We often make generalizations about the behavior of groups of people. We might say that college students are prone to binge drink or that older people tend to go to sleep early. Presumably, if you believe that a group acts in a particular way, then you should assume that the members of that group are representative of the group as a whole. If you believe that 40% of college students binge drink, then if you select a college student at random, you should assume that he or she has a 40% chance of being a binge drinker.
An interesting paper by Clayton Critcher and David Dunning in the January, 2013 issue of the Journal of Personality and Social Psychology suggests that we actually think about specific members of groups differently than we think about the group as a whole.
In a series of studies, these researchers demonstrated that people assume specific group members act more morally and more based on their individual will than the group as a whole.
In one study, for example, participants were told that researchers would be taking a poll of college students on a campus about whether they had engaged in a variety of behaviors. Some of these behaviors had a strong moral or selfless component (like giving up a seat on a bus for an old person), while others were immoral or selfish (like not doing one’s share on a group project). Participants making group predictions were asked what percentage of college students would respond that they had engaged in the behavior. People making individual predictions were asked to think about a randomly selected student and were asked how likely it was that person engaged in these behaviors.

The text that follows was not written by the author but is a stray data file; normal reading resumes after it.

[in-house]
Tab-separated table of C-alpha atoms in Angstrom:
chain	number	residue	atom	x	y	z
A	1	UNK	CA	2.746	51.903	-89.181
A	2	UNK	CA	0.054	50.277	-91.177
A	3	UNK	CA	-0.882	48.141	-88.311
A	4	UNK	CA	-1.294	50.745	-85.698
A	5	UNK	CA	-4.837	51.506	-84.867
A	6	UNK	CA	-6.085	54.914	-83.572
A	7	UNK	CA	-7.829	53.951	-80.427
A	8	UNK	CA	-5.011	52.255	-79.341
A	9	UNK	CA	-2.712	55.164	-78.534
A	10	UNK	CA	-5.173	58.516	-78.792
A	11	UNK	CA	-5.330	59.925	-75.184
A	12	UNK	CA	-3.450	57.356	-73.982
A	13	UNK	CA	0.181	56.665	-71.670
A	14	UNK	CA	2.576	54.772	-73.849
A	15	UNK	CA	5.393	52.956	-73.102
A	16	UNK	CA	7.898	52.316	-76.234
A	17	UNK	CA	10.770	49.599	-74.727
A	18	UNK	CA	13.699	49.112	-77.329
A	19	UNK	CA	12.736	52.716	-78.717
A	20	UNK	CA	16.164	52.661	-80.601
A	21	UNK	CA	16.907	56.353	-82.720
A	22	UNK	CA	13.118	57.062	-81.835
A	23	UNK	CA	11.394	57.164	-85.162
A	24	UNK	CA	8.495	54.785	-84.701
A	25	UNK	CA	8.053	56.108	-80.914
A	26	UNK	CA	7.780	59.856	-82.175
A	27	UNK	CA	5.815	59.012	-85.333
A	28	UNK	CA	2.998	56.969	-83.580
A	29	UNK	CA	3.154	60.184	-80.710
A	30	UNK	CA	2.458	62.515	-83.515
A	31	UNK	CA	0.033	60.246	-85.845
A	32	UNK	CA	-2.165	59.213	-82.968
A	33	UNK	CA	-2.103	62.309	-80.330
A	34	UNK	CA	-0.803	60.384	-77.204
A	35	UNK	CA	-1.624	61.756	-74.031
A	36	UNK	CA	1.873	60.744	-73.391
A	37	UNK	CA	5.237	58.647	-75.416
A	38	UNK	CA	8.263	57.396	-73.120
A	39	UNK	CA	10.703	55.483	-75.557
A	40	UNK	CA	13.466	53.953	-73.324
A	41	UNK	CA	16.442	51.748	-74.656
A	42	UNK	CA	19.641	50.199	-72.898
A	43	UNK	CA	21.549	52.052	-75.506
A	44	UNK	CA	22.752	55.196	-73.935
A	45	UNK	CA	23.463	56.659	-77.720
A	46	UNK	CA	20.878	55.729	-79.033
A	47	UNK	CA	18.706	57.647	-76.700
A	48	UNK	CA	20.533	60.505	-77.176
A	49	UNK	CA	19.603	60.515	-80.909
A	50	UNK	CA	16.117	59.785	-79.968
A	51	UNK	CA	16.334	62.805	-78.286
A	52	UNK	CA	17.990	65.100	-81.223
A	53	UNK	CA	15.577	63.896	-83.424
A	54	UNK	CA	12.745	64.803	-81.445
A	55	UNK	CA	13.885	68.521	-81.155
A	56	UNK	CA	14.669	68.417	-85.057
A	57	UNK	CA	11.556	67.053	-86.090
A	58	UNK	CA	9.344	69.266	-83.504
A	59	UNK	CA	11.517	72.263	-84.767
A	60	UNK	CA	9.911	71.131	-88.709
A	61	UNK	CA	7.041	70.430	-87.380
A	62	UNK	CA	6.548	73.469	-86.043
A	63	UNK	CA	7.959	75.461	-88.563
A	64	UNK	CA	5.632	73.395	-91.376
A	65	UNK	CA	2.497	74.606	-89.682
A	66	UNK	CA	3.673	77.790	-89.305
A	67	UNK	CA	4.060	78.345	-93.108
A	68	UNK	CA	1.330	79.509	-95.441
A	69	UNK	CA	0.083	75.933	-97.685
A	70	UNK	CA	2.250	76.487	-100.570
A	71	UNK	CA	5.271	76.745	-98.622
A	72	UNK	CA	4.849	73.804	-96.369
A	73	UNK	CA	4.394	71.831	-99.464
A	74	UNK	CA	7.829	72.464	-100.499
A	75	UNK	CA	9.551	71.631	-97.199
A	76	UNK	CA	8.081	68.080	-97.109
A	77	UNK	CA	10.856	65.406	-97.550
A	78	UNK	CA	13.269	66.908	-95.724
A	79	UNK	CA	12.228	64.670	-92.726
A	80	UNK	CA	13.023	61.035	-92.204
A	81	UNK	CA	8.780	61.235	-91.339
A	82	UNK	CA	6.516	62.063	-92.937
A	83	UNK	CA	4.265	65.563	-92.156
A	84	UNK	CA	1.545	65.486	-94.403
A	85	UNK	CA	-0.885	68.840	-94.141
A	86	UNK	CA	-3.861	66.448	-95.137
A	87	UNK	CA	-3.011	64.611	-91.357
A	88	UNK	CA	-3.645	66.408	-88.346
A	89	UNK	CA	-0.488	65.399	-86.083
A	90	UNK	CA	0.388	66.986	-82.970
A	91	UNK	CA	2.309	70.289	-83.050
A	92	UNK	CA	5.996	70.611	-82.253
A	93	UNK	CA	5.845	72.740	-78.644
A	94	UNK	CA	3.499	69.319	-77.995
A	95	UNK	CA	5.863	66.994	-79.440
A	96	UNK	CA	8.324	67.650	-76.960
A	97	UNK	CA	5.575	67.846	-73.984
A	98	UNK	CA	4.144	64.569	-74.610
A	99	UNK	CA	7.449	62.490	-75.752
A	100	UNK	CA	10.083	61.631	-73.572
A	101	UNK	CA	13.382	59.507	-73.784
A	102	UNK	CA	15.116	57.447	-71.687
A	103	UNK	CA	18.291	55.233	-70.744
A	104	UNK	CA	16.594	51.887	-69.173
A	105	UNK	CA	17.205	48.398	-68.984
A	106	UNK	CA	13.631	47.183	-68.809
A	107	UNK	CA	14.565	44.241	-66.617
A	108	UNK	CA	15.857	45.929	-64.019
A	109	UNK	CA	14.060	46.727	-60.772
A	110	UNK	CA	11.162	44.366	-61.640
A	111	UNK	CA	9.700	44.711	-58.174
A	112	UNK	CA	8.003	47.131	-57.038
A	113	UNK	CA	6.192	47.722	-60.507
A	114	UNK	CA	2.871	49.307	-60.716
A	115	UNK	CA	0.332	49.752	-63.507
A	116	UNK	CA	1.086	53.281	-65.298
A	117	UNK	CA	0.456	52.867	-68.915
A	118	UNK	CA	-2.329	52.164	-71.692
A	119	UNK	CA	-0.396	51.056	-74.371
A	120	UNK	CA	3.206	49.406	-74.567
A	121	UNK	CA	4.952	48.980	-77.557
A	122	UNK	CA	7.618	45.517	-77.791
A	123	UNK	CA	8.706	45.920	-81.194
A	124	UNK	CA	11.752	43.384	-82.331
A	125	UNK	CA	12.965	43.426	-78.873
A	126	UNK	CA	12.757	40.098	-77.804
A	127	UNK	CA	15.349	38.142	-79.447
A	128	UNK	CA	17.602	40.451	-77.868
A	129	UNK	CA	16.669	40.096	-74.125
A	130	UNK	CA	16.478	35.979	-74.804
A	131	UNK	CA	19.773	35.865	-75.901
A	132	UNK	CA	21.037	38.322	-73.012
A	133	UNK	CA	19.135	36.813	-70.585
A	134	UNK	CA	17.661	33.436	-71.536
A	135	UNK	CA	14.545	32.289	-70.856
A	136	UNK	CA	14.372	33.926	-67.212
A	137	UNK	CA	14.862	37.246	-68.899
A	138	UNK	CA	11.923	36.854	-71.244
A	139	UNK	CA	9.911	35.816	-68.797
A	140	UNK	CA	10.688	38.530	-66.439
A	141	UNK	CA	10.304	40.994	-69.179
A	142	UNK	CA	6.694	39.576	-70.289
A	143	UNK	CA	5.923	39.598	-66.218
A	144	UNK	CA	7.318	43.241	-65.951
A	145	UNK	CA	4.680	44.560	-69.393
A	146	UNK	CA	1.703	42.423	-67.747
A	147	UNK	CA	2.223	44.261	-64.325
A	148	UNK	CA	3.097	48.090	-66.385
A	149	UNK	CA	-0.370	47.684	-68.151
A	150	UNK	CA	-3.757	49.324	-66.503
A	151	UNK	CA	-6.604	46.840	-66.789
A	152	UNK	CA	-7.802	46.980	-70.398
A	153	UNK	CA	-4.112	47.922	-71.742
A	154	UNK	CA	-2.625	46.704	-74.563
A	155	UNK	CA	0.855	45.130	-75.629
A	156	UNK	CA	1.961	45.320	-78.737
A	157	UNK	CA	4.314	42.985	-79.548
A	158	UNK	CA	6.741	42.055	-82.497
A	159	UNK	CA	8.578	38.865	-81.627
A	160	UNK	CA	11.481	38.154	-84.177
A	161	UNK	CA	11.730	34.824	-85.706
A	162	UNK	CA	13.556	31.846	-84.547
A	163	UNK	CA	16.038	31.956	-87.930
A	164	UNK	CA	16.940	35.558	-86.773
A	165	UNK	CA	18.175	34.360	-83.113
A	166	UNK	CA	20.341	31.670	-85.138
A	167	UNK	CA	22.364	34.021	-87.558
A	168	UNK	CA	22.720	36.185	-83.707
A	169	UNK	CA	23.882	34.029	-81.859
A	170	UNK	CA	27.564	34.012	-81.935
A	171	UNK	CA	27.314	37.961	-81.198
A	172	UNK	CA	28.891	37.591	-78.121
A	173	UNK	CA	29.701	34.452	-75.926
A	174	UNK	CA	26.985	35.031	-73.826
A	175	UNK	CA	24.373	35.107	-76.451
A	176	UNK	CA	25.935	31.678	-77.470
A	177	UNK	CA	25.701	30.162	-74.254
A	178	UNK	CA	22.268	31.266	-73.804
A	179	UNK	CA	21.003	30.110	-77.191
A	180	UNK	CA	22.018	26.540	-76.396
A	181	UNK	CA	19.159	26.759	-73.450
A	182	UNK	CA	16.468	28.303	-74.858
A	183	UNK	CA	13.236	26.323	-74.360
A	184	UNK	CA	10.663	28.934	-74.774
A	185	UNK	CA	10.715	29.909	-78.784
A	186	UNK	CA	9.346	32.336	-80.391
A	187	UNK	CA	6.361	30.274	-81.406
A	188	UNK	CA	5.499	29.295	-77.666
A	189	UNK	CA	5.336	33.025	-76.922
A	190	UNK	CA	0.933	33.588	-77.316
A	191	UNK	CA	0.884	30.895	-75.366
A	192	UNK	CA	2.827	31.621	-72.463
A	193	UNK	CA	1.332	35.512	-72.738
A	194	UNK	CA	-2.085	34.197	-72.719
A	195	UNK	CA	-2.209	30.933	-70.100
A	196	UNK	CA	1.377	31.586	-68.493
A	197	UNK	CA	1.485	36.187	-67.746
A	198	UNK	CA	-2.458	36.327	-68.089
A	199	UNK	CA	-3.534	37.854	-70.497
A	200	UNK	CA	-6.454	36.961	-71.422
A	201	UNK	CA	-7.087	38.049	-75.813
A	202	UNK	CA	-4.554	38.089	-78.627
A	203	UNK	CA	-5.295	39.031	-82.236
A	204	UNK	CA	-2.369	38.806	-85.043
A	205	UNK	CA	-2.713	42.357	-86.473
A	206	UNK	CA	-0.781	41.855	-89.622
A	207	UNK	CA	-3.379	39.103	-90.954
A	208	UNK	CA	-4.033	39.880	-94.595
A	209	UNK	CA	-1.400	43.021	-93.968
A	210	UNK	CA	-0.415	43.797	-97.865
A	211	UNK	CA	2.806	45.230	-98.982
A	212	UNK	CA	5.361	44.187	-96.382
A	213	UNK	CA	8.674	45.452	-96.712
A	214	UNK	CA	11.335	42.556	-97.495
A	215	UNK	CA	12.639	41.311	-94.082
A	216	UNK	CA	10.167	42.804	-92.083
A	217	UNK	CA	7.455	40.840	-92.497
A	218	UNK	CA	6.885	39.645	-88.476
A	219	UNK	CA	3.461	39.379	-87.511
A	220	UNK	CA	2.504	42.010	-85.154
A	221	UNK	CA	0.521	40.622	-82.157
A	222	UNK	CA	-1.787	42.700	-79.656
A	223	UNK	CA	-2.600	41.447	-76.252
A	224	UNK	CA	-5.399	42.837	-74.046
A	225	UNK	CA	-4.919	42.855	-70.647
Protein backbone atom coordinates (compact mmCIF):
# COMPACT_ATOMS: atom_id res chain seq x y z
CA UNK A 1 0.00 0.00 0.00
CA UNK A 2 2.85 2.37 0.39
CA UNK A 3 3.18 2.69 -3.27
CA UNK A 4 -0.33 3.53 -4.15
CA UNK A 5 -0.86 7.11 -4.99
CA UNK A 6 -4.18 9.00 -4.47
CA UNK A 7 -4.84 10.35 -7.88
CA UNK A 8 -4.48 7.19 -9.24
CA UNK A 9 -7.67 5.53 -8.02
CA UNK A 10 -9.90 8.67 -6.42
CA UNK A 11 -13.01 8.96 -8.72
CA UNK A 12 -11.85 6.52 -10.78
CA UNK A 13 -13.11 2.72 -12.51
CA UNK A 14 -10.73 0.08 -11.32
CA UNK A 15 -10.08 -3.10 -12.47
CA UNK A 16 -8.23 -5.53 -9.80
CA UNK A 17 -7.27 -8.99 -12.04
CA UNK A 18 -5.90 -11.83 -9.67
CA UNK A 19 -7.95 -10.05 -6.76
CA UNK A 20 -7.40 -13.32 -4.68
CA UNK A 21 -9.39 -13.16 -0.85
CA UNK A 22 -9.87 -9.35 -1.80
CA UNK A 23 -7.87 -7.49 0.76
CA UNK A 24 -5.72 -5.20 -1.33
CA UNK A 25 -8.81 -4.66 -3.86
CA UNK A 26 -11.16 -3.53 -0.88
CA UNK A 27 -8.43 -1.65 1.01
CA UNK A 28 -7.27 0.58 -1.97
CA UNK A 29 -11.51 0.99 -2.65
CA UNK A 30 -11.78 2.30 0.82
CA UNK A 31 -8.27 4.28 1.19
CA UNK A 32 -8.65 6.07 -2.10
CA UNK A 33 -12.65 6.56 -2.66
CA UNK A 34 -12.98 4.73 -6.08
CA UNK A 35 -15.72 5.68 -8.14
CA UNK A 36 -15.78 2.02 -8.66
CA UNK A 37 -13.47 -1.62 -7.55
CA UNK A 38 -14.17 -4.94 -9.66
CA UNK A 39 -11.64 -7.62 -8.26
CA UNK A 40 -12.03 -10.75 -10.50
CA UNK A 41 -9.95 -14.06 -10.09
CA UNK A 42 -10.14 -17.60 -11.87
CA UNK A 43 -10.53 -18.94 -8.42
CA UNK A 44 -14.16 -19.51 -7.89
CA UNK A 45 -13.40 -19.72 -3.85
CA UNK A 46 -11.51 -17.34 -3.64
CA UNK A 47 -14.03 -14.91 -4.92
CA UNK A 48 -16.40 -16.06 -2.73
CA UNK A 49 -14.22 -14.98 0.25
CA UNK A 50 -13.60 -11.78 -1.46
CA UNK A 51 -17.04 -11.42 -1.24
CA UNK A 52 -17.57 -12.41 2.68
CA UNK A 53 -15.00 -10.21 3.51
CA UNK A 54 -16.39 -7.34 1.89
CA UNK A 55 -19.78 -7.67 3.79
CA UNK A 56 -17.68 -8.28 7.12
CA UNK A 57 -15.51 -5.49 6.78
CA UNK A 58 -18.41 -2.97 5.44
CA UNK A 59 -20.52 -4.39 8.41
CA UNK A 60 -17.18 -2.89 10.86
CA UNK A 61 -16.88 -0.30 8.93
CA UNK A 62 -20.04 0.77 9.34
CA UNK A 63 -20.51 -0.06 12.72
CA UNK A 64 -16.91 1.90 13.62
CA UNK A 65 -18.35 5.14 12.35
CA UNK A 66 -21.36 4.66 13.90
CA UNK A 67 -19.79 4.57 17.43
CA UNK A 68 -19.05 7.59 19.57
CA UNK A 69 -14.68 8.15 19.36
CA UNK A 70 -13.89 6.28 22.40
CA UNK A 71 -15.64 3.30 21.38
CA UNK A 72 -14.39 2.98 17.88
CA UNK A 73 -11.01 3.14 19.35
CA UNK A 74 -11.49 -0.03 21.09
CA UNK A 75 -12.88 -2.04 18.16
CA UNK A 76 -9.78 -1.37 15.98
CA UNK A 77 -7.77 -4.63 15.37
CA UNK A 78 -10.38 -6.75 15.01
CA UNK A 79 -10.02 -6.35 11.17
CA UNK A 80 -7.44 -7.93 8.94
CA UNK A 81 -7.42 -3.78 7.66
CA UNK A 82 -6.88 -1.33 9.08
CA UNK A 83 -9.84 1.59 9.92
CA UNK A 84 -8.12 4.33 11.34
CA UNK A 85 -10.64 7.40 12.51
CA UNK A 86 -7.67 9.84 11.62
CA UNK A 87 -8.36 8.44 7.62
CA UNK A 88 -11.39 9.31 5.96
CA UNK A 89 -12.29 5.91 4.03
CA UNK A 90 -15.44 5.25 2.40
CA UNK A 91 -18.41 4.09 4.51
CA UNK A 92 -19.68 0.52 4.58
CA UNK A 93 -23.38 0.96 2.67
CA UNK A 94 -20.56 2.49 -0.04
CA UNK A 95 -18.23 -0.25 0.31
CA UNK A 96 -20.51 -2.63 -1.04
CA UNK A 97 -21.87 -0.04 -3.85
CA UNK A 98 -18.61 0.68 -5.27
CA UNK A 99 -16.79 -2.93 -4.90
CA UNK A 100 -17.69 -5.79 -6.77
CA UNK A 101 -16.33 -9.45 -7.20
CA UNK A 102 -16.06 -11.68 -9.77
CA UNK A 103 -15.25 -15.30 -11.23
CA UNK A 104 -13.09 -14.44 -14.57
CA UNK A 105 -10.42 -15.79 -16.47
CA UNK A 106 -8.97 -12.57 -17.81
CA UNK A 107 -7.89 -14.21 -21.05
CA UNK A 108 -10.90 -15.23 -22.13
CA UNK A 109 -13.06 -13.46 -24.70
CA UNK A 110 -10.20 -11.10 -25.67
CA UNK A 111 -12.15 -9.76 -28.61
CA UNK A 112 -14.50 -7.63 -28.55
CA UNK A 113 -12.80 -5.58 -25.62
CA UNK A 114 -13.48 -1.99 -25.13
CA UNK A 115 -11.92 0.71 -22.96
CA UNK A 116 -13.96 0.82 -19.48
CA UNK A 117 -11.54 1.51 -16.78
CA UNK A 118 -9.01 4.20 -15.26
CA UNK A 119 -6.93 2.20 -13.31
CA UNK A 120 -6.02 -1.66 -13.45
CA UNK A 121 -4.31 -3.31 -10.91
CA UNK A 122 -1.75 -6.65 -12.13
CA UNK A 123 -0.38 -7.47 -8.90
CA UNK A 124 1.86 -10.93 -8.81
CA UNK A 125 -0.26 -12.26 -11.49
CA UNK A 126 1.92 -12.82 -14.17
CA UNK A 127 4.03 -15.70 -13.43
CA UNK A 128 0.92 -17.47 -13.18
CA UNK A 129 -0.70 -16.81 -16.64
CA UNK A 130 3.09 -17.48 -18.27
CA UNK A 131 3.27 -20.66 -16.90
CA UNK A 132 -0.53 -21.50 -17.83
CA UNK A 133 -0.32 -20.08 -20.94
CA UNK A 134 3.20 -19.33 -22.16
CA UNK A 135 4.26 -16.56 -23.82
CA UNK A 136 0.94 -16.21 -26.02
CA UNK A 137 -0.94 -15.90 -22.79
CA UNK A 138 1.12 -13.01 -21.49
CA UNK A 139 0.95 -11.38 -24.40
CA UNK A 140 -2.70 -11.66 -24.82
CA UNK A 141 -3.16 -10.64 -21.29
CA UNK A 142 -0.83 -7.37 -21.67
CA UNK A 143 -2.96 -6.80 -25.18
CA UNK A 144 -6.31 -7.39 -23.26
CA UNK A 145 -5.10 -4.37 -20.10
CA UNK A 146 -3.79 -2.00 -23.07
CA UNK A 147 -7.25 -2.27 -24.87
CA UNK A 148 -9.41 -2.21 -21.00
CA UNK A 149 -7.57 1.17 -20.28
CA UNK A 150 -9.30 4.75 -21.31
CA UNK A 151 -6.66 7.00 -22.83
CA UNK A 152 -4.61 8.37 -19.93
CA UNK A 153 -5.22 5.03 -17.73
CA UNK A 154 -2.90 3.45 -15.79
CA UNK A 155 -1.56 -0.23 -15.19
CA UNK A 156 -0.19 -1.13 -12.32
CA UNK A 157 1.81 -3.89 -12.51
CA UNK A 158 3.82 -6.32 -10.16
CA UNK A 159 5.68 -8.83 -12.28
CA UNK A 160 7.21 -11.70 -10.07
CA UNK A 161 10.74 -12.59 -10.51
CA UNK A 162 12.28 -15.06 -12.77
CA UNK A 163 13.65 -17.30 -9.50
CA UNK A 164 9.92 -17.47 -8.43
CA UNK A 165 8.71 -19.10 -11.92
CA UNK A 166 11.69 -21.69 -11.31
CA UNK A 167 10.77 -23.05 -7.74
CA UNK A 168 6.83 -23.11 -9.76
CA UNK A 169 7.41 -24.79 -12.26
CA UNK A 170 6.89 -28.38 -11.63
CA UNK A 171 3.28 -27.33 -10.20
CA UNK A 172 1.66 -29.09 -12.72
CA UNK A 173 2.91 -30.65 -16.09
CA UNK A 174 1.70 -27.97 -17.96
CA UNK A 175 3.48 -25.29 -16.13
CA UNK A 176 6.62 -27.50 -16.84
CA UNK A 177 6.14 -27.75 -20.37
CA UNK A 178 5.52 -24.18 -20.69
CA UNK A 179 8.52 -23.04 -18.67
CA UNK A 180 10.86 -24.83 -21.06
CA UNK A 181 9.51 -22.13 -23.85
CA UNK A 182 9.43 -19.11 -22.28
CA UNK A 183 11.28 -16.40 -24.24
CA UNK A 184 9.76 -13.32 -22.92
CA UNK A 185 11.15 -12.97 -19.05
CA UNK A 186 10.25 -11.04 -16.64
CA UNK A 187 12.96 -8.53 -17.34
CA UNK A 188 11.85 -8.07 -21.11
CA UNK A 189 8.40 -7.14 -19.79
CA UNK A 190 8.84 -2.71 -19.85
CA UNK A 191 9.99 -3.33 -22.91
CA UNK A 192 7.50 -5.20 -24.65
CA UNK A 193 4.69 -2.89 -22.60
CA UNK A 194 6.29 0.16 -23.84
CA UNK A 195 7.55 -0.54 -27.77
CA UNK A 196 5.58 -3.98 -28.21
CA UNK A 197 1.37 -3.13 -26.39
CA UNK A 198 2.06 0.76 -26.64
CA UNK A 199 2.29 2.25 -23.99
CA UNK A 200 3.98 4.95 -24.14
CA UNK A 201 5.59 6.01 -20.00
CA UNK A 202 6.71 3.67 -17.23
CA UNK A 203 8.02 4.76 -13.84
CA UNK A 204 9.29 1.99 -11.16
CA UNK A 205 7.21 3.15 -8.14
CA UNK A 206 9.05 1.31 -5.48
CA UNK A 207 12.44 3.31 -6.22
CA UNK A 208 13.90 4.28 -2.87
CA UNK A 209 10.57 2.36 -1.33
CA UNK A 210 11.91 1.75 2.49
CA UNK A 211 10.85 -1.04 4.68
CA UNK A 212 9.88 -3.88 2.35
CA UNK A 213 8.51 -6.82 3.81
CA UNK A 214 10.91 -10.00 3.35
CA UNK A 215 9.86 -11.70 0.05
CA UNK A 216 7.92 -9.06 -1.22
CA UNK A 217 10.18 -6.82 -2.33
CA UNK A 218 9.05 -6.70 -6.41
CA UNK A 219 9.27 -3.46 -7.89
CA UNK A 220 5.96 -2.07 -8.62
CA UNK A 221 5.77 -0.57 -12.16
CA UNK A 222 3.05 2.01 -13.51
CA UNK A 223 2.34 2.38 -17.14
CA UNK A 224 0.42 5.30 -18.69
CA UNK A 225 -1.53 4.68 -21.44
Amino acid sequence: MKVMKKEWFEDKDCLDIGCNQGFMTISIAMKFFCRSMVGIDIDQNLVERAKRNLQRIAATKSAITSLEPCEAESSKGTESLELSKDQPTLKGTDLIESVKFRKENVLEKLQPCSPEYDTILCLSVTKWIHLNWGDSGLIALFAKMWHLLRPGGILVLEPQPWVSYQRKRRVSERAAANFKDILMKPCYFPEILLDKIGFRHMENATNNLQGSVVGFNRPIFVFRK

For the moral/selfless behaviors, participants thinking about individuals rated that the person would be more likely to perform the behavior than those thinking about the group as a whole. For the immoral/selfish behaviors there was no difference between those rating the individuals and those rating the group.
The researchers replicated this finding several times. In one study, they took out the moral dimension and focused on individual will. Some of the behaviors were ones that an individual would have to choose to do (like travel a long distance to see a favorite band perform), while others reflected a person acting along with social forces (like voting for the same political candidate as one’s parents). Again, participants rated the likelihood of the behavior either for the individual or the group.
In this case, participants rated individuals as more likely than the group to perform a behavior when the behavior required individual will, but not when it reflected other social forces.
It seems that when we reason about individuals, we focus on elements that make individuals unique like their ability to initiate their own actions. When we reason about groups, we focus on more general characteristics that drive many different people’s behavior.
This finding has interesting implications for our judgments of people’s guilt. For example, if you think that individual people should be more moral than groups, then you might hold an individual highly responsible for his or her actions, even if their social group as a whole tends to perform the same behavior.